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By Linda H. Aiken, PhD, RN, FRCN, FAAN, Donna S. Havens, PhD, RN, and Douglas M. Sloane, PhD - page 3 / 10





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Nurses’ Levels of Education in the Two Groups of Hospitals

ANCC Magnet Hospitals

Original Magnet Hospitals 4.9%








    • 27.8


    • 9.7




The chi-square value testing the independence of education across the two hospital settings is 16.5 with three degrees of freedom (p < 0.001).

hospitals. While magnet hospitals were found to have higher nurse-to-patient ratios than other hospitals, the cost of more nurses was more than offset by sig- nificantly shorter lengths of stay and lower utilization of ICU days. Overall, multiple studies point to signif- icantly better outcomes in magnet hospitals, as com- pared with nonmagnet hospitals.

In the early 1990s, the ANA, through the ANCC—the organization that certifies registered nurses in clinical specialties—established a formal magnet hospital program to recognize excellence in nursing services.16, 17 The Magnet Nursing Services Recognition Program is a voluntary form of exter- nal professional nurse peer review available to all hospitals (and more recently to nursing homes). ANCC magnet hospital designation is based on a hospital’s ability to meet 14 standards of nursing care evaluated in a multistage process of written documentation and on-site evaluation by nurse experts—a process similar to JCAHO accreditation. The ANCC magnet hospital recognition program is similar in objectives and design to the original AAN magnet hospital program, except that the ANCC program involves a voluntary application process and requires hospital recertification every four years. Because the ANCC magnet hospital recogni- tion program is available to all hospitals, it’s a vehi- cle for providing information to consumers about the quality of nursing care in local hospitals.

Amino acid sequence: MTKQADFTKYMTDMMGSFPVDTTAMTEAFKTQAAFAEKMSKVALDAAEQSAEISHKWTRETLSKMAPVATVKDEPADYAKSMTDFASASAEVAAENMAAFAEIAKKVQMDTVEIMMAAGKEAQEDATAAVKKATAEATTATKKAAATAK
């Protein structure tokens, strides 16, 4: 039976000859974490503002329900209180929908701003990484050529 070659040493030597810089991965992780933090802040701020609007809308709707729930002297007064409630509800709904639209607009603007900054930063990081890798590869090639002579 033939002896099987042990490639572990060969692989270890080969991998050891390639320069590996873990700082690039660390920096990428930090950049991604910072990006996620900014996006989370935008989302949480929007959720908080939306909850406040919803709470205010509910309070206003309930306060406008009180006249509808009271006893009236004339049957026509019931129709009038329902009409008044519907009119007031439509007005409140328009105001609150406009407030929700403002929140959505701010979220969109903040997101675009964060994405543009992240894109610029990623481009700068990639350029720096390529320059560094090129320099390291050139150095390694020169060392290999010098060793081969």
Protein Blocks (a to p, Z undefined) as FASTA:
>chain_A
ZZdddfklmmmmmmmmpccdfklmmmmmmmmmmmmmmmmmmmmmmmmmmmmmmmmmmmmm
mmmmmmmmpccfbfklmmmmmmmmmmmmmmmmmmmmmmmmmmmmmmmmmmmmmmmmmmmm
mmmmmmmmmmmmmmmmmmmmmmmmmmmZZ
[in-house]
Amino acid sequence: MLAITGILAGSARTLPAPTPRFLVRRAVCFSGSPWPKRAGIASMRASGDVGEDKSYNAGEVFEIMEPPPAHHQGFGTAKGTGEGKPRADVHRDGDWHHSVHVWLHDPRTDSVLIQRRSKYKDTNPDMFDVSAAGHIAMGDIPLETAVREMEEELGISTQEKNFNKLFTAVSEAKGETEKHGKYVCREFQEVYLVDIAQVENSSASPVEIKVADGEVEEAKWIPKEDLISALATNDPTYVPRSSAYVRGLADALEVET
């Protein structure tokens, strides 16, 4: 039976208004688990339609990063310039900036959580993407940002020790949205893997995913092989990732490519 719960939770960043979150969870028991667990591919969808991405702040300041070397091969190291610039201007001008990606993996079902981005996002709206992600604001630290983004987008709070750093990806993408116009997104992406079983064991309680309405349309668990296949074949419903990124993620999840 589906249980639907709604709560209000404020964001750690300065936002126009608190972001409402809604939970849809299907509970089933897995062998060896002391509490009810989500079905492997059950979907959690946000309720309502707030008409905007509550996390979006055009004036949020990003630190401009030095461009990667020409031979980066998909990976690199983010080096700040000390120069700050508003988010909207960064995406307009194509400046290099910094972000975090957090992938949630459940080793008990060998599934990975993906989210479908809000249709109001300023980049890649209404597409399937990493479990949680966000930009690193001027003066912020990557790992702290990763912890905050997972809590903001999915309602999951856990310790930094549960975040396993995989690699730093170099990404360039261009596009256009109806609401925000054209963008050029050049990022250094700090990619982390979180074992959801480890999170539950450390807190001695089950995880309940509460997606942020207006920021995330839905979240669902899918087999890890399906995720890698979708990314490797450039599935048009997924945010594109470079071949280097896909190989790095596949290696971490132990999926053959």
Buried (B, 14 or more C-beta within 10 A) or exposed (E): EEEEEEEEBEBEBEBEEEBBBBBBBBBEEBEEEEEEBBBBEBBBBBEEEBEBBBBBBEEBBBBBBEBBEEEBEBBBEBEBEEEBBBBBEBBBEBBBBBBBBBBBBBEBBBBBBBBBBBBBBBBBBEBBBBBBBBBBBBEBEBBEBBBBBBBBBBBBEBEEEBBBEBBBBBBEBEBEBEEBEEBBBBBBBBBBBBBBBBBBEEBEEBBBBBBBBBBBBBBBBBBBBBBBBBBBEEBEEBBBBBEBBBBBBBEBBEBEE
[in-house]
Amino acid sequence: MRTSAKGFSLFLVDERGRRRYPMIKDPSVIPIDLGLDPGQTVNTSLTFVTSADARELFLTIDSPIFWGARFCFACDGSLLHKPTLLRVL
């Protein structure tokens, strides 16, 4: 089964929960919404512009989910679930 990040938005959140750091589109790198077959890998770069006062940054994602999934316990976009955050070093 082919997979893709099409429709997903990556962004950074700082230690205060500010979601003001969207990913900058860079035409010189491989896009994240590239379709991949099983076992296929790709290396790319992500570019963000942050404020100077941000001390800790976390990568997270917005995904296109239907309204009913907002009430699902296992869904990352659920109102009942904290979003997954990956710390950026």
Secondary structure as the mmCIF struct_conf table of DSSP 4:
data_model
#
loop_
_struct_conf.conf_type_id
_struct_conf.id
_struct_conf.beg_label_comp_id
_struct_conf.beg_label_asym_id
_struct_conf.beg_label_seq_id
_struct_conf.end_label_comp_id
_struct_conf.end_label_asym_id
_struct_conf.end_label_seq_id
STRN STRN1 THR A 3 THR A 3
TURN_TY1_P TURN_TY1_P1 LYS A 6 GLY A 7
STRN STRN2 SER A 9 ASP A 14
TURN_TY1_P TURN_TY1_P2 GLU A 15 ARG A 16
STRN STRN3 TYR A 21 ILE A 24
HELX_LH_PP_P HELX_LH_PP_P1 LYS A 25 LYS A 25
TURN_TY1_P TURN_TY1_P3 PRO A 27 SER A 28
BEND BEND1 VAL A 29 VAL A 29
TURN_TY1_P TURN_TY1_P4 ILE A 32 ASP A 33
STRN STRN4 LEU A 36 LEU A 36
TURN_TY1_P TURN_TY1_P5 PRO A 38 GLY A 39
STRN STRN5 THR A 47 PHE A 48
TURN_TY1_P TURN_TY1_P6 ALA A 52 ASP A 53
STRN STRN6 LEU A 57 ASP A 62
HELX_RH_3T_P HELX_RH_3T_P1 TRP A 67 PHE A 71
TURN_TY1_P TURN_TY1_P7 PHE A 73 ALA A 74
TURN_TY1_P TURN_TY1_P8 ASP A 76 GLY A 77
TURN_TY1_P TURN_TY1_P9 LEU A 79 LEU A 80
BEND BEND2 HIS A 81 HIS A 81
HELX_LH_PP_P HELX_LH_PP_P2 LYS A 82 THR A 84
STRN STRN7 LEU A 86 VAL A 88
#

The purpose of this study was to examine whether ANCC-recognized magnet hospitals had the same organizational attributes responsible for excellent nursing care as the original magnet hospi- tals did and whether they had high rates of nurse satisfaction and the same quality of care (as assessed by nurses) and thus offered evidence that the good

outcomes shown to exist in the original magnet hos- pitals can be expected to exist in those selected through the newer ANCC Magnet Nursing Services Recognition Program.

METHODS In the present study, seven ANCC magnet hospitals were compared with 13 original magnet hospitals (see More on Methods and Statistics, page 33). We do not contend that the two groups are matched groups of hospitals (as in our previous studies); they are simply two groups of magnet hospitals selected through different processes a decade apart. In fact, there are several differences between the two groups of hospitals. The ANCC magnet hospitals are larger, with an average of 457 beds, compared with 398 beds in the original magnet hospitals. Also, ANCC magnet hospitals are more likely to be teach- ing institutions; 71% of ANCC magnet hospitals are members of the Council of Teaching Hospitals, compared with 31% of the original hospitals.

Nurses on medical-surgical units at all institutions were invited to complete a 15-page self-administered survey that took approximately 30 minutes to com- plete. It included the following sections:

  • job characteristics, including hours worked, work- load, supervisory responsibilities, non-nursing duties

  • job outlook, including job satisfaction, intent to leave, and perceptions of job security and job market

  • organizational attributes of the work setting as measured by the revised Nursing Work Index (NWI-R)18

  • job-related feelings as measured by the Maslach Burnout Inventory19

JONA • Vol. 39, No. 7/8 • July/August Supplement 2009

Copyright @ 2009 Lippincott Williams & Wilkins. Unauthorized reproduction of this article is prohibited.


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